TOKYO (Reuters) – Heavy rains in southern Japan let up by Thursday, but authorities maintained evacuation orders for more than a million people, warning against a risk of more landslides, which have killed one person, with another missing.
Since Friday, some areas of the southernmost main island of Kyushu have received as much as 1,000 mm (39.4 inches) of rain, or more than double the usual volume for all of July, public broadcaster NHK said.
As the rains shifted towards central and eastern Japan, NHK warned Kyushu residents not to rush home as the landslide danger persists. The Yomiuri daily newspaper said 11,353 people had flocked to evacuation centres.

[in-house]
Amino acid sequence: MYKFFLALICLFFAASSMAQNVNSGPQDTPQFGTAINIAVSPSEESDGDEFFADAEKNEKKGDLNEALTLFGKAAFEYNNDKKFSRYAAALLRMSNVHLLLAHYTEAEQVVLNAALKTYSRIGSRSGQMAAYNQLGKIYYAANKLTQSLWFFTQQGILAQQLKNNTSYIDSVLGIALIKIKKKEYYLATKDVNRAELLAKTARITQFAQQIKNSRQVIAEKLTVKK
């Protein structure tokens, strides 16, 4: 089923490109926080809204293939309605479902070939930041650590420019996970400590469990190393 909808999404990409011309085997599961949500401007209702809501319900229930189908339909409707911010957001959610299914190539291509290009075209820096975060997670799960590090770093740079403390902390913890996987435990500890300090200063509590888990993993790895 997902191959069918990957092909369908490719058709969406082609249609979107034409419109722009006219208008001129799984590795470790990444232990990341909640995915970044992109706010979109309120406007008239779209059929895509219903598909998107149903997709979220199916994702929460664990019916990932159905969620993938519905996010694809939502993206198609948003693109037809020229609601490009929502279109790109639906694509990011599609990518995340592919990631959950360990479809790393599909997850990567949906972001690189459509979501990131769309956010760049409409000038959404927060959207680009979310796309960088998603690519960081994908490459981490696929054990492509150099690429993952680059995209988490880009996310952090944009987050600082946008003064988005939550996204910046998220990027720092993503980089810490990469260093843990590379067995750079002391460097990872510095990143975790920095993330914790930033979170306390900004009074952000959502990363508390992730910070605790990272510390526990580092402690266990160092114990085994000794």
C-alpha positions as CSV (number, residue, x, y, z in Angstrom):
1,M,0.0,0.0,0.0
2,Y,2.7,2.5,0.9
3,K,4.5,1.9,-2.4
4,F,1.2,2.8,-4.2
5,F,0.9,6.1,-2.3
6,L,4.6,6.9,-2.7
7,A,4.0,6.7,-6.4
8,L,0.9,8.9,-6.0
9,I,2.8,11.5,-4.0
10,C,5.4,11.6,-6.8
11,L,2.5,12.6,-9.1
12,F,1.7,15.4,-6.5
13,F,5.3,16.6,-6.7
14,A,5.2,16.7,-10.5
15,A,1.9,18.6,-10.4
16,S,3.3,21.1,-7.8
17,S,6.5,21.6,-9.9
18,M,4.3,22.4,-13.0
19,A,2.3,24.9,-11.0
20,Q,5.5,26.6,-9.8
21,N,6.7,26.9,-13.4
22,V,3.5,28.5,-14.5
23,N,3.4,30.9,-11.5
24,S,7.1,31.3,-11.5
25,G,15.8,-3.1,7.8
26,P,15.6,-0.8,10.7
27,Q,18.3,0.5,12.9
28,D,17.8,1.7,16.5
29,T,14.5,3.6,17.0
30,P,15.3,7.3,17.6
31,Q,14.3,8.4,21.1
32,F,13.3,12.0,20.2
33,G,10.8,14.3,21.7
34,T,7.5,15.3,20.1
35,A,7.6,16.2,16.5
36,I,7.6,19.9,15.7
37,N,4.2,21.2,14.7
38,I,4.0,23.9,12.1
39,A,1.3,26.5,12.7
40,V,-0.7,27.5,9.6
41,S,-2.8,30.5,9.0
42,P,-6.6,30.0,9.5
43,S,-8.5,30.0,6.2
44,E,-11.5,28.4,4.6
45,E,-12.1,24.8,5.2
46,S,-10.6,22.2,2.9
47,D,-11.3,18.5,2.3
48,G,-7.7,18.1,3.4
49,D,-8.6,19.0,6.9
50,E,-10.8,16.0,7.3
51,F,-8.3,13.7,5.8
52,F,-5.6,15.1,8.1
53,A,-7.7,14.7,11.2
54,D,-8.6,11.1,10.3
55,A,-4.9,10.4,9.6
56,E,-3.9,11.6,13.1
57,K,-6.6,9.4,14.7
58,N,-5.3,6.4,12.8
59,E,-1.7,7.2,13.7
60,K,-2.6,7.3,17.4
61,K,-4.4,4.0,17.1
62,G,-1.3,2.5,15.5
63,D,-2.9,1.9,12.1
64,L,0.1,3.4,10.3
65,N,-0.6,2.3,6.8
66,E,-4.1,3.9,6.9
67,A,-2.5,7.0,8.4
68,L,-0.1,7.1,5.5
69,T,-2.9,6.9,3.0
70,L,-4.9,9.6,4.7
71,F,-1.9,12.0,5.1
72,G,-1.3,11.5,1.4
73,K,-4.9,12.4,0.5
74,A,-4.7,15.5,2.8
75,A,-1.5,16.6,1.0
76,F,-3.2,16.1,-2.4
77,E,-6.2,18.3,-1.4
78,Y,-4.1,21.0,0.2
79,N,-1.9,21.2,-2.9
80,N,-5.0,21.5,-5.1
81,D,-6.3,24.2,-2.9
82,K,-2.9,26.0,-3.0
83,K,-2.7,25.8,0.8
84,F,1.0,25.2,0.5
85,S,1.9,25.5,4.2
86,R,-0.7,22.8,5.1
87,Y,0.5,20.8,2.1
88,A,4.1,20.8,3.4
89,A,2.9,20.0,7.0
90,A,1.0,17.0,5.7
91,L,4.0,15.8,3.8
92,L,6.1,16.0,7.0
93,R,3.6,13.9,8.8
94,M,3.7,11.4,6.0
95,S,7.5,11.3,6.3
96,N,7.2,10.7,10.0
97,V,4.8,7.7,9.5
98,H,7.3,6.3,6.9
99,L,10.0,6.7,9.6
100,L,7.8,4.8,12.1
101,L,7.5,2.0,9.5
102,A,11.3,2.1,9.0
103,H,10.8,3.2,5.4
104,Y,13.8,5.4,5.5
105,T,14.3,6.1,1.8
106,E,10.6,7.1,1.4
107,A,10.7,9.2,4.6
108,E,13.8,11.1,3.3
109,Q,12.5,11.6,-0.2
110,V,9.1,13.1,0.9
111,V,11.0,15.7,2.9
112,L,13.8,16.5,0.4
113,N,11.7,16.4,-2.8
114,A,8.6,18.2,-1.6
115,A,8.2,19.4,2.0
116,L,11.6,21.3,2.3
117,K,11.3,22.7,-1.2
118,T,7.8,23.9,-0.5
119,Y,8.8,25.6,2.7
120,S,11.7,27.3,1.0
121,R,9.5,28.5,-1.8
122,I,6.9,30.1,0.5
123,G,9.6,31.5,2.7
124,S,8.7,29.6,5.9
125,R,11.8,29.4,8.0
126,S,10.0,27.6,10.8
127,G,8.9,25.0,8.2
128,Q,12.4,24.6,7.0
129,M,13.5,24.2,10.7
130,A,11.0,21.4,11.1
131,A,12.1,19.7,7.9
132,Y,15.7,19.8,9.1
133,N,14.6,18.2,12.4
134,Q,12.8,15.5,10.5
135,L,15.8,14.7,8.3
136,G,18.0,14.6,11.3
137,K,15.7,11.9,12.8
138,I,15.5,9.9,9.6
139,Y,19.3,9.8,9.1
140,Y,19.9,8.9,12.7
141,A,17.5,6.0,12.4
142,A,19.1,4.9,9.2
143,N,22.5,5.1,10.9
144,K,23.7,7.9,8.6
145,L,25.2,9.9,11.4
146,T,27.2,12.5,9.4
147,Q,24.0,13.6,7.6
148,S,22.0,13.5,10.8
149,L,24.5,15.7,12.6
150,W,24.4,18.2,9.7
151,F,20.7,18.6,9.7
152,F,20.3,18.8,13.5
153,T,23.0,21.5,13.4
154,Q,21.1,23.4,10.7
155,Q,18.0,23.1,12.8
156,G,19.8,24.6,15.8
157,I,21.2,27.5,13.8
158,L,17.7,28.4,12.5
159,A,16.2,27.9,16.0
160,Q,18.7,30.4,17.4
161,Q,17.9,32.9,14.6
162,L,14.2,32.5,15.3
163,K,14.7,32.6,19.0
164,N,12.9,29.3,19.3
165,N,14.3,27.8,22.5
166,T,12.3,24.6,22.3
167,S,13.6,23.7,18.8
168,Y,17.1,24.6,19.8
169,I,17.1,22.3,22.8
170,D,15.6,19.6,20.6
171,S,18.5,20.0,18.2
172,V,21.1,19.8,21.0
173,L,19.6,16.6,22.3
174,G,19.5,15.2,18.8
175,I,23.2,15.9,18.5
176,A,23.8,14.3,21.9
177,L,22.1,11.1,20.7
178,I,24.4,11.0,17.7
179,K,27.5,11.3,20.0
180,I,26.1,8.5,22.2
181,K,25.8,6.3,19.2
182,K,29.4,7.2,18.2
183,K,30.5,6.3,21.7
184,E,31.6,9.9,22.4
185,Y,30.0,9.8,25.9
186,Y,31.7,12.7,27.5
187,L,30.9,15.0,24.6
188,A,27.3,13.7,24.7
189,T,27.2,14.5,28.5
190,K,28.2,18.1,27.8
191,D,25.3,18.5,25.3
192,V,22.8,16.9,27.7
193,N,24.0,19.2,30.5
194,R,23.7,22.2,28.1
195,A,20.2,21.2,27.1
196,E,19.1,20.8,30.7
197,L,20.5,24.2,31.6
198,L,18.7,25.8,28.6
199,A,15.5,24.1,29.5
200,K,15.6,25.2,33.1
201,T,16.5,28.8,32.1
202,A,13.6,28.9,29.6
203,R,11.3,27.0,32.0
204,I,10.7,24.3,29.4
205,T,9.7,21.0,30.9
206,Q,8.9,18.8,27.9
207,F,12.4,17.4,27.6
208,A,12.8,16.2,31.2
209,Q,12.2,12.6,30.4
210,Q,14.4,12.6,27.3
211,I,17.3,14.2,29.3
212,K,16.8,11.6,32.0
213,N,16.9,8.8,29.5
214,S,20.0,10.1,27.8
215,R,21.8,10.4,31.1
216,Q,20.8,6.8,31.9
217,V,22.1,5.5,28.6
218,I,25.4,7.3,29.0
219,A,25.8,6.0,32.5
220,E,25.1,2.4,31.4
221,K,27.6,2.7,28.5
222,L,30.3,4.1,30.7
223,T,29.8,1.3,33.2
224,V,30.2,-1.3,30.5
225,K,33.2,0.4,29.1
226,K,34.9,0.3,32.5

The resident of a home razed in a landslide on Thursday morning, a woman in her 80s, could not be reached, NHK said. A woman in the prefecture of Kagoshima in southern Kyushu was killed this week in another landslide.
The government was criticised for its slow response last July when heavy rains in Kyushu triggered landslides and floods, killing more than 200 people in Japan’s worst weather disaster in 36 years.
(Reporting by Chang-Ran Kim and Kaori Kaneko; Editing by Clarence Fernandez)